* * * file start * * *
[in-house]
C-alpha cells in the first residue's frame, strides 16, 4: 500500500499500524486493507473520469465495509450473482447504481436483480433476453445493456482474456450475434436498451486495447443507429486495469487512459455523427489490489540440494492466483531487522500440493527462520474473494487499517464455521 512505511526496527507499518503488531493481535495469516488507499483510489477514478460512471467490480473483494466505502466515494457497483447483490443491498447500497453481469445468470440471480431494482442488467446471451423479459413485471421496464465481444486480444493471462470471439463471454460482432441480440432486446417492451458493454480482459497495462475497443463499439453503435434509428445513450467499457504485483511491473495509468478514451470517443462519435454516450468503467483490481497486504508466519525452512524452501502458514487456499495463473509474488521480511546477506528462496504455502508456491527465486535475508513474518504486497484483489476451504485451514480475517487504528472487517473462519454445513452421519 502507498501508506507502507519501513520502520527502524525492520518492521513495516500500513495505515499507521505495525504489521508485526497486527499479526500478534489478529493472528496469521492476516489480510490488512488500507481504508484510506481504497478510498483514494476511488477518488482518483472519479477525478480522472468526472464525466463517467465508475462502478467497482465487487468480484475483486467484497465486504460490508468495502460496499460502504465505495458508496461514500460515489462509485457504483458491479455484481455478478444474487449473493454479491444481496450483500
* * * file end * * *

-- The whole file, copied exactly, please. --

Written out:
[in-house]
C-alpha cells in the first residue's frame, strides 16, 4: 500500500499500524486493507473520469465495509450473482447504481436483480433476453445493456482474456450475434436498451486495447443507429486495469487512459455523427489490489540440494492466483531487522500440493527462520474473494487499517464455521 512505511526496527507499518503488531493481535495469516488507499483510489477514478460512471467490480473483494466505502466515494457497483447483490443491498447500497453481469445468470440471480431494482442488467446471451423479459413485471421496464465481444486480444493471462470471439463471454460482432441480440432486446417492451458493454480482459497495462475497443463499439453503435434509428445513450467499457504485483511491473495509468478514451470517443462519435454516450468503467483490481497486504508466519525452512524452501502458514487456499495463473509474488521480511546477506528462496504455502508456491527465486535475508513474518504486497484483489476451504485451514480475517487504528472487517473462519454445513452421519 502507498501508506507502507519501513520502520527502524525492520518492521513495516500500513495505515499507521505495525504489521508485526497486527499479526500478534489478529493472528496469521492476516489480510490488512488500507481504508484510506481504497478510498483514494476511488477518488482518483472519479477525478480522472468526472464525466463517467465508475462502478467497482465487487468480484475483486467484497465486504460490508468495502460496499460502504465505495458508496461514500460515489462509485457504483458491479455484481455478478444474487449473493454479491444481496450483500